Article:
discuss. -- and discuss. >> great. >> i think those are the main highlights i wanted to share with you today. i'll be glad to answer any question us might have. >> you have your final item here on the acao implementation. i'm assuming that the forms that you've been working on up and ready to go for the november election? >> yes. those will be ready to go. we're also working on getting these provisions into the candidate guides and any other written materials so that it's all out there >> chair chiu: any other questions for mr. ford? public comment?
agenda item 6 discussion of monthly staff enforcement report including an update on various programmatic and operational highlights of the enforcement program activities. >> i like to highlight the training that we held last thursday the public library in the court auditorium. we had 40 city officers and employees from various departments. mostly from the larger agencies across the city attend training that we hosted in which our counterparts from the state labor commissioner's office came to present on legal issues and investigative methods in the context of whistleblower protection. we had a legal counsel and an
investigator who call deputy labor commissioner. state labor commissioner office entity within the california department than receives and investigate complaints of retaliation from across the employment context within the state of california both public sector and private sector. they enforce various provisions of the labor code. some of which overlap with the whistleblower protection that city office and city employees enjoy here in san francisco. that training gave the enforcement division an opportunity to highlight four h.r. professionals across the city. some of the amendments that you sent to the board of supervisors a year ago in which became law on january 20th of this year, the bulk of that training
consisted of our counterparts from the state describing to participants the statutory framework for their retaliation. some of the legal issueses that affect that work like what whaa prima fascia case looks like. what protected activities constitutes the state level. they described in some detail how they make a showing of causation between protected activity and the employment action. they also present on best practices how to go about investigating retaliation.
we folks from the whistleblower program from the city attorney public integrity unit, like i mentioned h.r. staff and department of public health, public works, port, rec and park. our staff, the enforcement division will seek opportunities to implement in our own retaliation context. some insight includes looking for opportunities where it might be possible for city of san francisco to assert more expansive view of jurisdiction over whistleblower retaliation. what we saw was that, at the state level in the osha context, the state entertained claims of what is called anticipatory
retaliation. where employer takes adverse employment action against an employee who has not yet engaged in protected activity and historically the city reviewed protected activity as a jurisdictional prerequisite. if the retaliation happens before the protective activity, the state entertained claims of that nature, federal government has entertained claims of associational retaliation such that the adverse employment action is taken not against the individual who engaged in protected activity but in a family member of that individual or a close associate of that individual.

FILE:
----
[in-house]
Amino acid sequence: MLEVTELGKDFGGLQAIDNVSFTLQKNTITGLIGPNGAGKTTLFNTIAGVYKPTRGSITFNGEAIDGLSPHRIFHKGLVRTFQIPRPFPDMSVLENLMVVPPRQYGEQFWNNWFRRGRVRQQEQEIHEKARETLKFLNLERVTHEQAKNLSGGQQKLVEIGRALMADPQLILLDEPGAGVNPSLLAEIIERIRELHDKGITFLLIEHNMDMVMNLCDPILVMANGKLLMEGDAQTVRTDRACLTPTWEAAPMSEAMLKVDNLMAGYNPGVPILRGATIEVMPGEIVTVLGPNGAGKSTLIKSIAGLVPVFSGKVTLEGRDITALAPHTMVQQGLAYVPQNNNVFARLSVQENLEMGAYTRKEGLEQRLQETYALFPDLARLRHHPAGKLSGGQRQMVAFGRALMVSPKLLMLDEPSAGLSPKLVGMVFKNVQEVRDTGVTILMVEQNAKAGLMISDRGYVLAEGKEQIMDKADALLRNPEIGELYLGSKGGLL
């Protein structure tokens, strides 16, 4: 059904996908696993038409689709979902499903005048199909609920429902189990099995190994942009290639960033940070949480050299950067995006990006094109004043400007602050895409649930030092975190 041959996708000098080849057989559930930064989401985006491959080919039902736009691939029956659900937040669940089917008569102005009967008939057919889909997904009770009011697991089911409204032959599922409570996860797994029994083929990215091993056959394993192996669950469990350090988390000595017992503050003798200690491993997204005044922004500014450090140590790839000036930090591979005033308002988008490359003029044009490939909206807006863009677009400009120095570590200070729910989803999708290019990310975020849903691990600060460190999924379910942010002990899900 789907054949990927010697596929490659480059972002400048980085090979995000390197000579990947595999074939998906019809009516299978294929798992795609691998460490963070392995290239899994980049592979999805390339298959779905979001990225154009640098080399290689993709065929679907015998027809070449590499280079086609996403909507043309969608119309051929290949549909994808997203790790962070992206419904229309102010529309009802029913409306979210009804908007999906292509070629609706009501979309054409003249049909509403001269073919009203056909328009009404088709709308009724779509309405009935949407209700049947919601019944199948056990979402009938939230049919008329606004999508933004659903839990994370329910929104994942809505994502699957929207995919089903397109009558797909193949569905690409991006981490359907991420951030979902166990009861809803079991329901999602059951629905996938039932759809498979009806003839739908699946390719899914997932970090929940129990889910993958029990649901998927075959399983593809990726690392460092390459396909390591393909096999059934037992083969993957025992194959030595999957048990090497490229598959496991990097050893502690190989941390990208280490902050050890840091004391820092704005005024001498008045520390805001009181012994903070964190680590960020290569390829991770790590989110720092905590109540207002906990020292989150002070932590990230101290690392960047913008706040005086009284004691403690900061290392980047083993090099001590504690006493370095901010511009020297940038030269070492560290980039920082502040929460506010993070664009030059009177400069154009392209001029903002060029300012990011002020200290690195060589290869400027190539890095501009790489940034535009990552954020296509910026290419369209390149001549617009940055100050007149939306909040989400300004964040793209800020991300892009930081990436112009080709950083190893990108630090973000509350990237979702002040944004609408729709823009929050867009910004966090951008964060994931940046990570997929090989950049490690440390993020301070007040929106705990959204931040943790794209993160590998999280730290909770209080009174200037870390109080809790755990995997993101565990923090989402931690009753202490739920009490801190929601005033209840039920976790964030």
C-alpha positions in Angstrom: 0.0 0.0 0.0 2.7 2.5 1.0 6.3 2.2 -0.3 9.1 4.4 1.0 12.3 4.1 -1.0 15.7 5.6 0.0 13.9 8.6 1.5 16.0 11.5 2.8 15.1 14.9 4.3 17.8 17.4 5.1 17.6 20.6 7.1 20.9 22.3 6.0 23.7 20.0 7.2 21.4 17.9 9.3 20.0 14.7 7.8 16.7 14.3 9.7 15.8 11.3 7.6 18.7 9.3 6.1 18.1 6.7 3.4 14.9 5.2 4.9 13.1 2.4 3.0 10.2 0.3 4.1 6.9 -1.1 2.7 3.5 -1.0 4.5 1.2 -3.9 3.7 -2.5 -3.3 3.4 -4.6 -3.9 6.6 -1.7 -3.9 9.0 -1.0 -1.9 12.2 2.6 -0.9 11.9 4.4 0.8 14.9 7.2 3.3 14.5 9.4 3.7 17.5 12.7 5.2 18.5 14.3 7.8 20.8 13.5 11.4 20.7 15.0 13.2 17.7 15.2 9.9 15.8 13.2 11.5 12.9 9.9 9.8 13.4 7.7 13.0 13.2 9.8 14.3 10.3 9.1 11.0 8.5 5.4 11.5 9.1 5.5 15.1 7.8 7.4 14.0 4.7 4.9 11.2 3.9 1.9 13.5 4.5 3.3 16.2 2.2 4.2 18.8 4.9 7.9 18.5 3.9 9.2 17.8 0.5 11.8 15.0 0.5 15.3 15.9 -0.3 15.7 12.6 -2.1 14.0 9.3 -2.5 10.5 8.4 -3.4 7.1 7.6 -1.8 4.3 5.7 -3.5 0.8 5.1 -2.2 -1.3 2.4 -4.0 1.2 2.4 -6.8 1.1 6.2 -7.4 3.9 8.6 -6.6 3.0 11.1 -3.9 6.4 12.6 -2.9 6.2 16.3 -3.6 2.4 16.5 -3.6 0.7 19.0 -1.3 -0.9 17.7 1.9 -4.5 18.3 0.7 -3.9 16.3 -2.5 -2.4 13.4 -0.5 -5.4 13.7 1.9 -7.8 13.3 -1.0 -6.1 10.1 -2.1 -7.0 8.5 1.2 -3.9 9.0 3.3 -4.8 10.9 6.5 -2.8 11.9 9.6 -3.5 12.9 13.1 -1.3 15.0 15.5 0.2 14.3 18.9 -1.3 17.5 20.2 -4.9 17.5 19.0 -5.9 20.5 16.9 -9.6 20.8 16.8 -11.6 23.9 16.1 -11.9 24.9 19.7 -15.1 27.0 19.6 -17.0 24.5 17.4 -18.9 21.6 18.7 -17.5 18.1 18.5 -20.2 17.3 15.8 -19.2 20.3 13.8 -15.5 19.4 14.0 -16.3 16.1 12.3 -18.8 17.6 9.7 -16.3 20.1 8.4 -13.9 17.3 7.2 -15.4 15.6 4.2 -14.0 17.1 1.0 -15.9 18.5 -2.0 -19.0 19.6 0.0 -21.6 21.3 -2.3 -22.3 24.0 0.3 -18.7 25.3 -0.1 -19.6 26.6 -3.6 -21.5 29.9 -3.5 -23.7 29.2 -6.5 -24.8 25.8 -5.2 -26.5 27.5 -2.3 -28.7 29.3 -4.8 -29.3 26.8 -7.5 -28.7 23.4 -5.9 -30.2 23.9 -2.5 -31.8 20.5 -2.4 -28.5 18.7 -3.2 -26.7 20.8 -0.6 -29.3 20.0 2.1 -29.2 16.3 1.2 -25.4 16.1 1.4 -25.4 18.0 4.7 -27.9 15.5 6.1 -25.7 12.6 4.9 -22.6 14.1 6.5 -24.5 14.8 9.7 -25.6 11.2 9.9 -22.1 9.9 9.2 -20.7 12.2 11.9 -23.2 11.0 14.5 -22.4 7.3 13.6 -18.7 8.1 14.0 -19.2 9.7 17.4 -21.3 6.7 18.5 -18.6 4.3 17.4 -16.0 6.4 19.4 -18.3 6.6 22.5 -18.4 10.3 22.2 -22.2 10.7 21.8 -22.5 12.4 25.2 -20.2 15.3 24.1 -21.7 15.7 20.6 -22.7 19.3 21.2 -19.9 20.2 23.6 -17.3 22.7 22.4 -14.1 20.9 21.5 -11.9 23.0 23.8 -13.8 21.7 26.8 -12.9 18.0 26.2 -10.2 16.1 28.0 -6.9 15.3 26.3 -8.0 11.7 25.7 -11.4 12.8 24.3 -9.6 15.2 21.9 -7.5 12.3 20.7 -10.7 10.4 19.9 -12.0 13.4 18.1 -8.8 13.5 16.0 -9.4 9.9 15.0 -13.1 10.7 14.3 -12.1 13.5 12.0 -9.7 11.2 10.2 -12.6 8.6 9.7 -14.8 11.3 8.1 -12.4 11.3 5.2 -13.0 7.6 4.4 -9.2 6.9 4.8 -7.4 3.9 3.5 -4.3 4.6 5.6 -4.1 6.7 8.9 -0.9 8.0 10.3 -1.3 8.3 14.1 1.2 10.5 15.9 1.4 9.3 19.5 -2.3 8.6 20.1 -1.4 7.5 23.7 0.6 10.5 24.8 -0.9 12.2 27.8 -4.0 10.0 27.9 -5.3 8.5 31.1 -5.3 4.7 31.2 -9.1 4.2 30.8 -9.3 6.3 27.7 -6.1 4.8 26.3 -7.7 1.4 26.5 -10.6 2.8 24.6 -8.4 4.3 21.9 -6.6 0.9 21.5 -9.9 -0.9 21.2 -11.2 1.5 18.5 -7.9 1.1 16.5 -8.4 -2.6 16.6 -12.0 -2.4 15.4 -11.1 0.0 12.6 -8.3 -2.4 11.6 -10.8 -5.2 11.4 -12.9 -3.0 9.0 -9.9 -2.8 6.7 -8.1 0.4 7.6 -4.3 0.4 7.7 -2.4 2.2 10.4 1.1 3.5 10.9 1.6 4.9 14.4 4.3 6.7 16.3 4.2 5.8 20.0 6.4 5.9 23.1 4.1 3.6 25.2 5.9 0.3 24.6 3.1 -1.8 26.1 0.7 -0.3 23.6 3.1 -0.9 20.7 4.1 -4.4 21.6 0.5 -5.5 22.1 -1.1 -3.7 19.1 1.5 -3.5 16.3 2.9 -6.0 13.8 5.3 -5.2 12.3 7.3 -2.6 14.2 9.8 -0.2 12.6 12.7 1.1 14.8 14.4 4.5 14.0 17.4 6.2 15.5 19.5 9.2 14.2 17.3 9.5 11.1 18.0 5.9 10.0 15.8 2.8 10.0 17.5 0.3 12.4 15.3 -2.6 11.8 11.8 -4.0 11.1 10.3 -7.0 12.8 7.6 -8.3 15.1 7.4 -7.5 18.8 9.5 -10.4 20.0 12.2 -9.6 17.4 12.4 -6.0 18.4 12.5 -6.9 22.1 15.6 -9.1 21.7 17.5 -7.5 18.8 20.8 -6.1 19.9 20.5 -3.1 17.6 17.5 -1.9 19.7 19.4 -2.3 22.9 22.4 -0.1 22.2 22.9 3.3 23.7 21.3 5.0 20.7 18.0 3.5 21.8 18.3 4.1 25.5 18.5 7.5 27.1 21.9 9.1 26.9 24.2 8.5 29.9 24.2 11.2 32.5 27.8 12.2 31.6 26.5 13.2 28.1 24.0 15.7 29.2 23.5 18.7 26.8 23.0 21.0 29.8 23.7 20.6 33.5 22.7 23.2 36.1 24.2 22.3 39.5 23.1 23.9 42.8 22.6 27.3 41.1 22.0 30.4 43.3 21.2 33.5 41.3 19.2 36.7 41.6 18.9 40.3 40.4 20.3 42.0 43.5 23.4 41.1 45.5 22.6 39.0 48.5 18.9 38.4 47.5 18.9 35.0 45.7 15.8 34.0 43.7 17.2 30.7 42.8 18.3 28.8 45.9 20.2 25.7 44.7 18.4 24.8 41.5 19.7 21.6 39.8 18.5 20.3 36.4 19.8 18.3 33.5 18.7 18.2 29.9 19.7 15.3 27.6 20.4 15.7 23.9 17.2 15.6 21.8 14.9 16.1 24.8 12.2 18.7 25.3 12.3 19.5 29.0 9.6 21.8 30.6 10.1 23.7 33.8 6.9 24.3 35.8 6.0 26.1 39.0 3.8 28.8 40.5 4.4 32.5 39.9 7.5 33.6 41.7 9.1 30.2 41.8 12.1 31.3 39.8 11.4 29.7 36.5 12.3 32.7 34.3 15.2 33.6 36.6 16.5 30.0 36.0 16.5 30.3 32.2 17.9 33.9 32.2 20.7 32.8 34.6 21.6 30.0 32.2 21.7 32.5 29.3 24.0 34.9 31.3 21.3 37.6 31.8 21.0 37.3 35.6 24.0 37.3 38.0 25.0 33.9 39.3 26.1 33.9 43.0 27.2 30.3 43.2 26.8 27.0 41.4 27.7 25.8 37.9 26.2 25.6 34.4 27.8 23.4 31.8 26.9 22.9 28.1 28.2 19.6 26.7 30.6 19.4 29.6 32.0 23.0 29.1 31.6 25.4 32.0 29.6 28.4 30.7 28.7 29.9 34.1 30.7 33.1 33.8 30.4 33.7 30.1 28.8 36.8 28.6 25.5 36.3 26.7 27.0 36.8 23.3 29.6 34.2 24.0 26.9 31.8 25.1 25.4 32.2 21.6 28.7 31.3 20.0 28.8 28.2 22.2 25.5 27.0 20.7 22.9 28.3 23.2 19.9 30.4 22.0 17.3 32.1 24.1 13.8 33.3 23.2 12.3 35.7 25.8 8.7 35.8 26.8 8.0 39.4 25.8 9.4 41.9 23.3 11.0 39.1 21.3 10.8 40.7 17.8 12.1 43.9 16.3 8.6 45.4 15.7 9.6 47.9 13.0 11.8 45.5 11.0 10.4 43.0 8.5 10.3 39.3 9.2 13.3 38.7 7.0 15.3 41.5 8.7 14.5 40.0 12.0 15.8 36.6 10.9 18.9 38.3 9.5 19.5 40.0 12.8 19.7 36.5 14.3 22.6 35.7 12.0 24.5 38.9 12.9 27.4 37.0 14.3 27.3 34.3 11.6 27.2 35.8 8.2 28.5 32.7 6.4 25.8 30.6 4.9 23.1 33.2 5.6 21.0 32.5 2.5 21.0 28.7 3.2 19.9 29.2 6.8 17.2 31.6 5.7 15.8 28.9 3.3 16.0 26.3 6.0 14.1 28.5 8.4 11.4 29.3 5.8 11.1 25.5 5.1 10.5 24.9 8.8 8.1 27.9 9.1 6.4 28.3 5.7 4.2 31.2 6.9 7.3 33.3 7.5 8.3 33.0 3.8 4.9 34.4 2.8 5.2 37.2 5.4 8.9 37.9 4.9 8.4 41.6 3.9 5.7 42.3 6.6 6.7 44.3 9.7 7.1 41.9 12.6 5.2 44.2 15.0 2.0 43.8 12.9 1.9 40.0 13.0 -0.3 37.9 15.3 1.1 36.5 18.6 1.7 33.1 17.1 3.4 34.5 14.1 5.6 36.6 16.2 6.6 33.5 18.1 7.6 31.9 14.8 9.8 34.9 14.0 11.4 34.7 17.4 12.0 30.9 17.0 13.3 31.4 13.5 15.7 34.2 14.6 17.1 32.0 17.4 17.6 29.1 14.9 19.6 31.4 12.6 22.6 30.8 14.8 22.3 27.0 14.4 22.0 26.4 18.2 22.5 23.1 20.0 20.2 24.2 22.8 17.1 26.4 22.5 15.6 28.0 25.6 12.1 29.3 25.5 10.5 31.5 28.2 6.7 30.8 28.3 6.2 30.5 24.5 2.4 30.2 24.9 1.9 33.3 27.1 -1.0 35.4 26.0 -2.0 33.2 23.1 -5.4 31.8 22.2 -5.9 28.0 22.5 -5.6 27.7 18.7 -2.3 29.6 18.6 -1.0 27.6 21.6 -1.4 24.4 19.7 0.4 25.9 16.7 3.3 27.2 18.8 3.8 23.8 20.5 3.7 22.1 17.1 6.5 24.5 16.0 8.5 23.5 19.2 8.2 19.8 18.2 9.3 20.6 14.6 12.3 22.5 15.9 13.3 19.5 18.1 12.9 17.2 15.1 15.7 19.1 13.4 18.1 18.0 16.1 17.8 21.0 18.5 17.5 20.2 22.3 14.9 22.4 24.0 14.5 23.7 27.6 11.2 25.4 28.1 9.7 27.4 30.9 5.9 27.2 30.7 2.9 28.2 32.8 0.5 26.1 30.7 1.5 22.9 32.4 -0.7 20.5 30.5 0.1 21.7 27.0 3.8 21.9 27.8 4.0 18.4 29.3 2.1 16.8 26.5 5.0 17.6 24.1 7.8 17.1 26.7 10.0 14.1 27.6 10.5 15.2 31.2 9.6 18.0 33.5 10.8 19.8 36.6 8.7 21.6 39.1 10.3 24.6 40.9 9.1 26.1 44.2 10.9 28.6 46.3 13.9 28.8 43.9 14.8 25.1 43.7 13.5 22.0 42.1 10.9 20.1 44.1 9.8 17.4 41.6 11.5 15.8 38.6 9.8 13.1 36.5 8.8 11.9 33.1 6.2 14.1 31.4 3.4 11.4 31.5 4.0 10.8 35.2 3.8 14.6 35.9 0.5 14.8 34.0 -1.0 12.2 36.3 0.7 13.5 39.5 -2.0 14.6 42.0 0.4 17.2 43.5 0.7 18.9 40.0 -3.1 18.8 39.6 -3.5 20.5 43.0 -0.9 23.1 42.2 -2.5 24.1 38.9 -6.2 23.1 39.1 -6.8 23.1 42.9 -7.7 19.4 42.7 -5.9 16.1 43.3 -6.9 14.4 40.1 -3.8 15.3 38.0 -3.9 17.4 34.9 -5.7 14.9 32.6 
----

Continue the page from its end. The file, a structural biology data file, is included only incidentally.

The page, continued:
i would point you also in our report to the monthly review of the matter before the bureau delinquent revenue. there's not much movement. in the case of gwinnett suite, city of san francisco is eagerly waiting in line as these bankruptcy proceedings unfold. like i mentioned at the february meeting, the commission is preparing a number of potential referrals of additional delinquent filers to the bureau of delinquent revenue. currently working directly with filers who have outstanding late fees. if the threat of referral is not
enough, sub convenien subsequeng you're likely to see longer list. i'll turn to the enforcement statistics that we report to you every month. you'll see that the number of complaints in the preliminary review has come down in march of this year. we have now 82 whereas a month ago we had 9. that occurs despite having received 70 new complaints in the last month. because investigators managed to dismiss 15. we had fewer matters under investigation from 90 down to 84. while it's true that the amount of time that it takes us to conduct that preliminary review has gone up by a notch in the last month what you see is that
hopefully, the amount of time that take us to get through investigations is leveling off around 15 months and with added diligence and some reforms to process, we'll see those numbers come back down. >> i'm curious, if you have any insight into the increase from march? lyme i'increase from march 20185 to year later to 91. was that increase of 46 due to increase number of matters that come in after the election? >> that would be my guess. we did see -- i don't have the statistics. these statistics reflect specifically the number of complaints for which staff has yet to conduct preliminary review as opposed to the number of complaints that walk through the door in a given month. it's true that in 2018, we had
elections in both june and november in 2017 there were no elections. the number that you see in march of 2018, 45 complaints not yet reviewed is a reflection of potentially complaints that the commission had received going back to 2017. we had in overall, in 2016, the commission received fewer than 10100 complaints. in 2017 commission received just over 100 complaints. in 2018 the commission received 160 complaints. so 60% increase that we stacoming throug-- wesaw coming. >> are you currently fully